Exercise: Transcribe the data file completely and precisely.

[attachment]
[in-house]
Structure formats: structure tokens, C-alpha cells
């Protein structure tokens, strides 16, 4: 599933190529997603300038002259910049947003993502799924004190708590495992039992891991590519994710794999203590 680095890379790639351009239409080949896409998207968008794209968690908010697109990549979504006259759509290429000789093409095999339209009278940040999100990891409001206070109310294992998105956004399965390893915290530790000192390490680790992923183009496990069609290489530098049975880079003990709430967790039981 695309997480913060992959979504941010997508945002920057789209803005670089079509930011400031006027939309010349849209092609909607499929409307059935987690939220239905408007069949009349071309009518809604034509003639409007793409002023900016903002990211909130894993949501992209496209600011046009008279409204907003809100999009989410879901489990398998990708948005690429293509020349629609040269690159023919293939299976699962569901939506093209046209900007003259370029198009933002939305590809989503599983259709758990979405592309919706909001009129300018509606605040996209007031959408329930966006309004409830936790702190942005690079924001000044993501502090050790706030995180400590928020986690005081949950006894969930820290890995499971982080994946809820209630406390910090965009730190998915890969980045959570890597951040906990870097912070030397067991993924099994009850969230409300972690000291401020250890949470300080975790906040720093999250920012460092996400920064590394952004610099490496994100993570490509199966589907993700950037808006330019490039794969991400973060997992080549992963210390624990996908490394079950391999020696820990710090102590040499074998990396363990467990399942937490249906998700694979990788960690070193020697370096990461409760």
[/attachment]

[in-house]
Structure formats: structure tokens, C-alpha cells
């Protein structure tokens, strides 16, 4: 599933190529997603300038002259910049947003993502799924004190708590495992039992891991590519994710794999203590 680095890379790639351009239409080949896409998207968008794209968690908010697109990549979504006259759509290429000789093409095999339209009278940040999100990891409001206070109310294992998105956004399965390893915290530790000192390490680790992923183009496990069609290489530098049975880079003990709430967790039981 695309997480913060992959979504941010997508945002920057789209803005670089079509930011400031006027939309010349849209092609909607499929409307059935987690939220239905408007069949009349071309009518809604034509003639409007793409002023900016903002990211909130894993949501992209496209600011046009008279409204907003809100999009989410879901489990398998990708948005690429293509020349629609040269690159023919293939299976699962569901939506093209046209900007003259370029198009933002939305590809989503599983259709758990979405592309919706909001009129300018509606605040996209007031959408329930966006309004409830936790702190942005690079924001000044993501502090050790706030995180400590928020986690005081949950006894969930820290890995499971982080994946809820209630406390910090965009730190998915890969980045959570890597951040906990870097912070030397067991993924099994009850969230409300972690000291401020250890949470300080975790906040720093999250920012460092996400920064590394952004610099490496994100993570490509199966589907993700950037808006330019490039794969991400973060997992080549992963210390624990996908490394079950391999020696820990710090102590040499074998990396363990467990399942937490249906998700694979990788960690070193020697370096990461409760």